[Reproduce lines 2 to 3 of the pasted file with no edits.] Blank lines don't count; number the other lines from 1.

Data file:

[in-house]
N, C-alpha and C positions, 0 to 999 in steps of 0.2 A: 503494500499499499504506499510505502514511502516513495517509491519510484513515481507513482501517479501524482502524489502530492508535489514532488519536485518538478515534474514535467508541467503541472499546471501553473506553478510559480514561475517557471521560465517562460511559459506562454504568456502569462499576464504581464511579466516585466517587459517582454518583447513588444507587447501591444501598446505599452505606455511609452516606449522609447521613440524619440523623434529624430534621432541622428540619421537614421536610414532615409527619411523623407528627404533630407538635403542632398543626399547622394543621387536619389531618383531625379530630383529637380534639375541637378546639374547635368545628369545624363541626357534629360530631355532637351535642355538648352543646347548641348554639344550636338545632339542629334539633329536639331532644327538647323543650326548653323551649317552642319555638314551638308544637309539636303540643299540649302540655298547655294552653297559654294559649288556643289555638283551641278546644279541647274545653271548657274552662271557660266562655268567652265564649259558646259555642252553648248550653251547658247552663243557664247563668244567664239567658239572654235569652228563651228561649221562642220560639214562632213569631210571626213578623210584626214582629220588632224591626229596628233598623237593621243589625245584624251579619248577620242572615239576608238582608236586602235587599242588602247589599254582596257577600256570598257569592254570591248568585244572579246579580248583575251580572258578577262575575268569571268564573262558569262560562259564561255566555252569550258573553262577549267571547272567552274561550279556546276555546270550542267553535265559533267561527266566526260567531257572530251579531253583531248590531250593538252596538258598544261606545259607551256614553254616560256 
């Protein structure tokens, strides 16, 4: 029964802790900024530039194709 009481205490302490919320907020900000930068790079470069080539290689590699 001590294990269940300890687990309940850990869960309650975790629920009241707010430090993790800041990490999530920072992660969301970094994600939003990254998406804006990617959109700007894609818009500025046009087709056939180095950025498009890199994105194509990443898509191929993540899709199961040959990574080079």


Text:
N, C-alpha and C positions, 0 to 999 in steps of 0.2 A: 503494500499499499504506499510505502514511502516513495517509491519510484513515481507513482501517479501524482502524489502530492508535489514532488519536485518538478515534474514535467508541467503541472499546471501553473506553478510559480514561475517557471521560465517562460511559459506562454504568456502569462499576464504581464511579466516585466517587459517582454518583447513588444507587447501591444501598446505599452505606455511609452516606449522609447521613440524619440523623434529624430534621432541622428540619421537614421536610414532615409527619411523623407528627404533630407538635403542632398543626399547622394543621387536619389531618383531625379530630383529637380534639375541637378546639374547635368545628369545624363541626357534629360530631355532637351535642355538648352543646347548641348554639344550636338545632339542629334539633329536639331532644327538647323543650326548653323551649317552642319555638314551638308544637309539636303540643299540649302540655298547655294552653297559654294559649288556643289555638283551641278546644279541647274545653271548657274552662271557660266562655268567652265564649259558646259555642252553648248550653251547658247552663243557664247563668244567664239567658239572654235569652228563651228561649221562642220560639214562632213569631210571626213578623210584626214582629220588632224591626229596628233598623237593621243589625245584624251579619248577620242572615239576608238582608236586602235587599242588602247589599254582596257577600256570598257569592254570591248568585244572579246579580248583575251580572258578577262575575268569571268564573262558569262560562259564561255566555252569550258573553262577549267571547272567552274561550279556546276555546270550542267553535265559533267561527266566526260567531257572530251579531253583531248590531250593538252596538258598544261606545259607551256614553254616560256 
């Protein structure tokens, strides 16, 4: 029964802790900024530039194709 009481205490302490919320907020900000930068790079470069080539290689590699 001590294990269940300890687990309940850990869960309650975790629920009241707010430090993790800041990490999530920072992660969301970094994600939003990254998406804006990617959109700007894609818009500025046009087709056939180095950025498009890199994105194509990443898509191929993540899709199961040959990574080079």